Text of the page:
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You’re Not Coming To My Birthday

8 Feb

The latest threat in our house originates from three and a half year old Little Man.  If he gets mad at you or doesn’t like what you’re doing, he says, “well you’re not coming to my birthday.”

I just love it when he gives me that threat.  The exchanges usually go like this.

Little Man:  I want dessert.

Mean Momma:  No dessert unless you finish your vegetables.

Little Man:  Fine, well you’re not coming to my birthday.

Mean Momma:  You realize that means you’re not having a birthday party if I don’t come, right?

I don’t think the kid realizes that I am the one that plans the birthday party.  I am the one that shops for the presents.  I am the one that bakes the cake.  If I didn’t come to his birthday, I really don’t think he would have a party.

But he doesn’t get that.  We hear the threat of not coming to his birthday numerous times a day.  I often want to say to him, “I MADE you, child.  The only reason you have a birthday is because I grew you and gave birth to you.  Don’t even threaten me with taking away your birthday.”

But of course, that is all lost on a three year old. 

 

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He is Thankful

21 Nov

Glad to know my boy is learning the meaning of Thanksgiving… He is thankful for monster trucks!

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If She Were President

16 Nov

My daughter was so exited about the election, and there were numerous school activities feeding the frenzy.  Looking at schoolwork that was sent home last week, I discovered a gem of a writing example.

It said:

“If I were president I would go swimming every Friday.  I would have children and make them go to school.  I would roast marshmallows over the stove.  I would give money to the food bank.  That is what I will do if I am president.”

So in other words, if she were president, she would be JUST LIKE ME.  So cute!  We had a little talk on how she could definitely do all of that, but she didn’t need to be president to do so.

You’re probably wondering about roasting marshmallows over the stove…  I got this idea after a camping trip when I was single.  I was craving roasted marshmallows, and started roasting them over the stove rather regularly.  Anyway, I recently introduced the kids to this idea, and we save the marshmallows for a special occasion — when she gets 100% on a spelling test we celebrate by making s’mores.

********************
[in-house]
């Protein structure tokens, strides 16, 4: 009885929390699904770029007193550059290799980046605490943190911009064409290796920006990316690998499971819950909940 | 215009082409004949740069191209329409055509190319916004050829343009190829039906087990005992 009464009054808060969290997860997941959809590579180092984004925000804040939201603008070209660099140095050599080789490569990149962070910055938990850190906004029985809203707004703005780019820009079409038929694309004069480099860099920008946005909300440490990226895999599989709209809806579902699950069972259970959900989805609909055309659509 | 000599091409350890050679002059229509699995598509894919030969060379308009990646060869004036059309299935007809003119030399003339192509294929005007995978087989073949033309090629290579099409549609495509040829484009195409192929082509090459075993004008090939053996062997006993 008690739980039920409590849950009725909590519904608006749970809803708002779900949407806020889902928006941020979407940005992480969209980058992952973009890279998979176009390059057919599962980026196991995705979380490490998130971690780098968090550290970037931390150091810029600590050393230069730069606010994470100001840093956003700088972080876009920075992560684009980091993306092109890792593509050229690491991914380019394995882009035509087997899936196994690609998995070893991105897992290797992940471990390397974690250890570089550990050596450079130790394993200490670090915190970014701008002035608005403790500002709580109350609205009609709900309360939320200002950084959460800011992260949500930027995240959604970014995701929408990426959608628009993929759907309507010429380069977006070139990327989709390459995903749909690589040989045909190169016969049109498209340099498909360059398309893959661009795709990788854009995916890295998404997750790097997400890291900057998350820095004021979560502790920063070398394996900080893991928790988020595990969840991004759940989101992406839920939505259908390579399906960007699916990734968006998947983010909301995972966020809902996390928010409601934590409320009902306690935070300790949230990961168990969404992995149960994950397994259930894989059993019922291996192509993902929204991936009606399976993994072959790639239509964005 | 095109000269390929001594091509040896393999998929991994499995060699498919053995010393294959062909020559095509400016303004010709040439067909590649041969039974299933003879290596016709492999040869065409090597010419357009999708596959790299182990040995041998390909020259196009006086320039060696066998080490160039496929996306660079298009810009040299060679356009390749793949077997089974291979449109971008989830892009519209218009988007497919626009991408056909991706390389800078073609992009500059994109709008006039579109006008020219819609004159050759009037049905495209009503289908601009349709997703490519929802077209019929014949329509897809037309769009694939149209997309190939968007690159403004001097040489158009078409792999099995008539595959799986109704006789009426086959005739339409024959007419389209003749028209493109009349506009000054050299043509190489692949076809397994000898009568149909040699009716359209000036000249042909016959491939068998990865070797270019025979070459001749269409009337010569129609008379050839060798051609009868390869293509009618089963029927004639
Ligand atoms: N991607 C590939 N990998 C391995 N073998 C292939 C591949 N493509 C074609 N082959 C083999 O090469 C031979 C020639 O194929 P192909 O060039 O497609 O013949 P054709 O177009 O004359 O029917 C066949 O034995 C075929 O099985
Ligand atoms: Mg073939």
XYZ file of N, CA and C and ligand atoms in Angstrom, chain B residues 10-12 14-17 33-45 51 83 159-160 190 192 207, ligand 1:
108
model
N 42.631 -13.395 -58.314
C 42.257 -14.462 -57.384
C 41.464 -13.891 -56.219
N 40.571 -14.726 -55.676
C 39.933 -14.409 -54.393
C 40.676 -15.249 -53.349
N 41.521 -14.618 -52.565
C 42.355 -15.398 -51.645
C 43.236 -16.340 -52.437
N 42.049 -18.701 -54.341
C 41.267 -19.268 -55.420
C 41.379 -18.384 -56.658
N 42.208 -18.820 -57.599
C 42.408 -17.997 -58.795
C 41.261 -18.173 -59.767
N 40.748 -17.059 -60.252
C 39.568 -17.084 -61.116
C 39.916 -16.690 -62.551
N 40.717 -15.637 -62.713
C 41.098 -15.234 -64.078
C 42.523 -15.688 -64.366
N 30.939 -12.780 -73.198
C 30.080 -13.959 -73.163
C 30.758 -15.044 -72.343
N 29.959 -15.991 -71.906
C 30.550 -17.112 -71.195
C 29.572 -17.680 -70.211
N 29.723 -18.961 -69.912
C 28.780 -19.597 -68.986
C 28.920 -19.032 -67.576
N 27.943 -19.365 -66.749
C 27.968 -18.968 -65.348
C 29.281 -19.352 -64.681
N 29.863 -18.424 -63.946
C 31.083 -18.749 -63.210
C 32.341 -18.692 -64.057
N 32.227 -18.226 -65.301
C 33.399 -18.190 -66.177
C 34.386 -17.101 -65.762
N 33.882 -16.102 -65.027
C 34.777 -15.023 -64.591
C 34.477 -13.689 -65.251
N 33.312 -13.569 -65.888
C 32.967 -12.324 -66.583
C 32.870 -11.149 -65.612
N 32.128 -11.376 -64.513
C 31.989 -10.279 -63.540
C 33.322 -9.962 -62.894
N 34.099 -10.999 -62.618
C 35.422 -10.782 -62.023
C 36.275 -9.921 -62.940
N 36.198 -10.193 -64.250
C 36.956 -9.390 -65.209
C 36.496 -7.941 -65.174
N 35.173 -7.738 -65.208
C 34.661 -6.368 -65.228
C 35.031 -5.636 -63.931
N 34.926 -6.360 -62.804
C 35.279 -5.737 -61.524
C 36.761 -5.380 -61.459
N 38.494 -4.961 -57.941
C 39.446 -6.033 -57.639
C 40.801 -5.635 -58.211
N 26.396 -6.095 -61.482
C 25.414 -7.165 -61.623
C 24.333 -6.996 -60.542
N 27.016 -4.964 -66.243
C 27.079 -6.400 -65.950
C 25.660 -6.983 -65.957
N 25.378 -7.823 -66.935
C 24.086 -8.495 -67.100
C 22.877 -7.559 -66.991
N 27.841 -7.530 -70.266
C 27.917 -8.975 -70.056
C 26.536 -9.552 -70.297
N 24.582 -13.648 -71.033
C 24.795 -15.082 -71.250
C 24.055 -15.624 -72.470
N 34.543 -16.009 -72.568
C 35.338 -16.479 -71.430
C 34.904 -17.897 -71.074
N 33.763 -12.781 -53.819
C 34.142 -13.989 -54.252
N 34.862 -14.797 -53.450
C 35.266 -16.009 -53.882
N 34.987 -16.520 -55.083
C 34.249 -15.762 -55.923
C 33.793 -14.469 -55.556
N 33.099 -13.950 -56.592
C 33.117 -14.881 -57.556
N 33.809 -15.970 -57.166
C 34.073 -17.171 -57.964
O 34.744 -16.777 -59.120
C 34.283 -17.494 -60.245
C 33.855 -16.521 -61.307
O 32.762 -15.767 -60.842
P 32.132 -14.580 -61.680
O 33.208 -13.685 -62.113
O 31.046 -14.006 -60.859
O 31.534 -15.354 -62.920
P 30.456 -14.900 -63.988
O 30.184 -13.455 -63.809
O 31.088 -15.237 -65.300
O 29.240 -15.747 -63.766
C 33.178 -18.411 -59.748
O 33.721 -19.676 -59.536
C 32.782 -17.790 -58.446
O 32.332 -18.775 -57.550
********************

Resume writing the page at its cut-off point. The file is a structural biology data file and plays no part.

Her latest pursuit is making cards like the nuns, and she wants to sell them to make money.  Thanks to that kid note, I’ve encouraged her to give a portion of her proceeds to the food bank.  Of course so far, I seem to be the only buyer of these cards!

 

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Long Term Career Objectives

8 Nov

About a month ago, I was fishing out something from under my bed, and came across the Sound of Music box set my mother had given me a few years ago, with a note saying, “save this until your daughter is ready.”

Oh, she’s ready!  I thought.  Over the course of the next weekend, whenever we got a chance when the boys in our house weren’t around, we watched it.  I sang along.  It was such a special memory.  I remembered watching that movie each year with my own mother, and I was thrilled that my daughter seemed to like it and understand the story.

Next thing I know, the child is waking up early and popping in the DVD in the morning.  I have woken up numerous mornings to the sound of her singing along to the movie.  “I am sixteen, going on seventeen…”

It is adorable.  But it is getting to the point of her being obsessed.

She quickly decided she wanted to be a nun for Halloween, despite the fact that I told her most of her classmates wouldn’t even know what a nun was.  She then started talking about wanting to be a nun when she grew up.  She has watched the movie so much that she can recite all of the dialogue and songs by heart.

So last week, when I saw a mention in the newspaper about the nuns at a local monastery having an open house , I just knew we had to go.

We showed up on Saturday, and a nun greeted us at the door.  “There was a misprint in the paper,” she said.  “The open house isn’t really until tomorrow.”

Once I told her that I had a six year old entranced with nuns that just wanted to meet some real live nuns, the doors were thrown wide open and we were offered a personal tour of the entire facility.

You know what?!  Those nuns have a pretty sweet set up.  They live in a modern building on a huge plot of land with large, colorful trees and sweeping views of the valley.  They wear street clothes, by the way.  (They said they just decided the habits weren’t conductive to their work, and it didn’t make much sense to change in and out of it for worship.)

You should see the kitchen these nuns have.  Holy cow, it is huge, with modern appliances, granite countertops, and I can just imagine the amazing meals that get created in their kitchen.  They have a dining room with a big, beautiful table, where all 19 nuns eat together with a huge picture window backdrop.  I really wanted to join them for a meal.

As for the nuns, we met a lot of them, and they were so nice, open and receptive.  It literally felt like 19 girlfriends living together, which as I contemplate that, actually sounds like a pretty sweet life.  I wonder if they drink wine, though.  I described to my husband as a sorority house for older women (without the men and alcohol).